Concerning sacrifices. Biotic rapport is a distinct tie between the life and livelihood of the sacrificer. J. H. Kurtz, a biblical scholar, explained that “it was not sufficient that the sacrifice be merely the property of the person offering it; on the contrary, it was requisite that it should stand in close, inward, essential relation . . . to the person of the worshipper.”
President Russel M. Nelson provided a good illustration of biotic rapport. He explained that as we obey the commandments “we become disciplined! We become disciples! We become sacred and holy—more like our Lord!” He then linked this principle to sacrifice, the Law of Tithing, and an experience he had with his first wife, Dantzel (who passed away in 2005). He wrote: “For a short time during the first year of our marriage, Sister Nelson maintained two jobs while I was in medical school. Before her paychecks had arrived, we found ourselves owing more than our funds could defray, so we took advantage of an option then available to sell blood at twenty-five dollars a pint. In an interval between her daytime job as a schoolteacher and her evening work as a clerk in a music store, we went to the hospital and each sold a pint of blood. As the needle was withdrawn from her arm, she said to me, ‘Don’t forget to pay tithing on my blood money.’ . . . Such obedience was a tremendous lesson to me. Sister Nelson’s commitment to the tithe became my commitment too.”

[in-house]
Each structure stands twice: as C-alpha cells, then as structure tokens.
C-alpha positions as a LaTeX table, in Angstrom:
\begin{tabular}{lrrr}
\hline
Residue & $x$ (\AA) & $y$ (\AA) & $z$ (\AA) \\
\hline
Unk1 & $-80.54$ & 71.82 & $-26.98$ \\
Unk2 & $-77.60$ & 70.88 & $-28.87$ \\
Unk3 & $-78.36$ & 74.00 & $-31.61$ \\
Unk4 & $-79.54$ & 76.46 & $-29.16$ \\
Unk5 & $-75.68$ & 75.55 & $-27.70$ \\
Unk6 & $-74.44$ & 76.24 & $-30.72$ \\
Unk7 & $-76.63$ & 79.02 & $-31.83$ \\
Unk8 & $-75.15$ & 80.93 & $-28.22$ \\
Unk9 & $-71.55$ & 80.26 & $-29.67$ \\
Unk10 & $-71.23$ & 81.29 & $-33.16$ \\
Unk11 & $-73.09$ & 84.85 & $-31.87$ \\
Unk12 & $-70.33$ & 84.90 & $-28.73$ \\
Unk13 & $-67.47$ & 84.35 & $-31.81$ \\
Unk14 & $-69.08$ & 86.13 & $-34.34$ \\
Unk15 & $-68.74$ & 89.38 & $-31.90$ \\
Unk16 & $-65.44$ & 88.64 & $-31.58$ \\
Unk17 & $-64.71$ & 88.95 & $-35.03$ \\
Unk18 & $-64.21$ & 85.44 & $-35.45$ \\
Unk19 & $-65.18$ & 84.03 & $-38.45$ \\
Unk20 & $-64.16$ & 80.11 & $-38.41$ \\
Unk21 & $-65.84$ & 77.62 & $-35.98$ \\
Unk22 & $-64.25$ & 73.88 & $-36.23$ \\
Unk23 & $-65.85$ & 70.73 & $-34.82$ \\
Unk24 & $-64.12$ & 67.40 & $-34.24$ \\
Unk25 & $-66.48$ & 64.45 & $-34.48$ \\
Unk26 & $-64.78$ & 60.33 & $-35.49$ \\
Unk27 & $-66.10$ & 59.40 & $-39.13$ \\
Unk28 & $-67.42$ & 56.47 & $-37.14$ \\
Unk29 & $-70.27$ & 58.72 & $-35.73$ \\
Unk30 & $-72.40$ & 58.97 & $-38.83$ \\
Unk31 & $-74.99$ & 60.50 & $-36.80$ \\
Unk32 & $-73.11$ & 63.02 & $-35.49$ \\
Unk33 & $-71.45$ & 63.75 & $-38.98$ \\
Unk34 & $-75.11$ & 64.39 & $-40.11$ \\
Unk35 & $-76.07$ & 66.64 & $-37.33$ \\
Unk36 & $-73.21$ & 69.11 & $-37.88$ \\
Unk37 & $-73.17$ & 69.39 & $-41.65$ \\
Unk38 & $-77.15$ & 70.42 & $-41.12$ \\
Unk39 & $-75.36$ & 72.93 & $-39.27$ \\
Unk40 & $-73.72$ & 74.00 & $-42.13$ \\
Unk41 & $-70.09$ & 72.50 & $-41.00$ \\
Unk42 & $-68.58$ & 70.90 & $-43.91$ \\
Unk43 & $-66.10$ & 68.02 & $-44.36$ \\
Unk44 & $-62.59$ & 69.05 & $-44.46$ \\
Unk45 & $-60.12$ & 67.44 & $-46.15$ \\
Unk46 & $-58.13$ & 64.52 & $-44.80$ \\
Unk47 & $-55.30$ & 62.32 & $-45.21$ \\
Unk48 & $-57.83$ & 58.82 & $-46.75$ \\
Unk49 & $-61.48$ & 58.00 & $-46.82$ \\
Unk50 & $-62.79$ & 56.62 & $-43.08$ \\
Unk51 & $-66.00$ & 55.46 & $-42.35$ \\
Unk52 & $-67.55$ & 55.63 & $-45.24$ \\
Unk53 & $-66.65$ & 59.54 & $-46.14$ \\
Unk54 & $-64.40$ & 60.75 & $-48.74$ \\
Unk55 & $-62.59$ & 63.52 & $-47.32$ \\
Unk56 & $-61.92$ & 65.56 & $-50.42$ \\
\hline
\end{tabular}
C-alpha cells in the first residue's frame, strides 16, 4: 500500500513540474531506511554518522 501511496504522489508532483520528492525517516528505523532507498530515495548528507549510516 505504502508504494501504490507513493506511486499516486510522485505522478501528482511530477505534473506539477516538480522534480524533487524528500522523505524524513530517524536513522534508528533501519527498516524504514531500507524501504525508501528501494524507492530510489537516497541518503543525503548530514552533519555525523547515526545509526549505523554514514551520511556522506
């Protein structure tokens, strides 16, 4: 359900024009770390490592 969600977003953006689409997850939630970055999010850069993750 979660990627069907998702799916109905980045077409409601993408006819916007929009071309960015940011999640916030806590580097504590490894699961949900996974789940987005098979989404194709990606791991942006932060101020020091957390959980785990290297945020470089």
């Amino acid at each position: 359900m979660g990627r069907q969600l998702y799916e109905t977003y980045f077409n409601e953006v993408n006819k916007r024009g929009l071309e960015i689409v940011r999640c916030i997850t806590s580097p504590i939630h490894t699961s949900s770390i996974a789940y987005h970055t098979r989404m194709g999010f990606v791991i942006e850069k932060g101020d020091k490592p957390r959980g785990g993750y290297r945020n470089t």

Perhaps this experience left such a strong impression on President Nelson’s mind because there was a very clear and identifiable biotic rapport connecting Sister Nelson’s offered tithes and the way the tithed income was acquired. From ancient times until now, the sacrifice and the sacrificer must share these bonds and associations. Possibly nowhere is biotic rapport more potently manifest than in the sacrifice to God of a broken heart and a contrite spirit.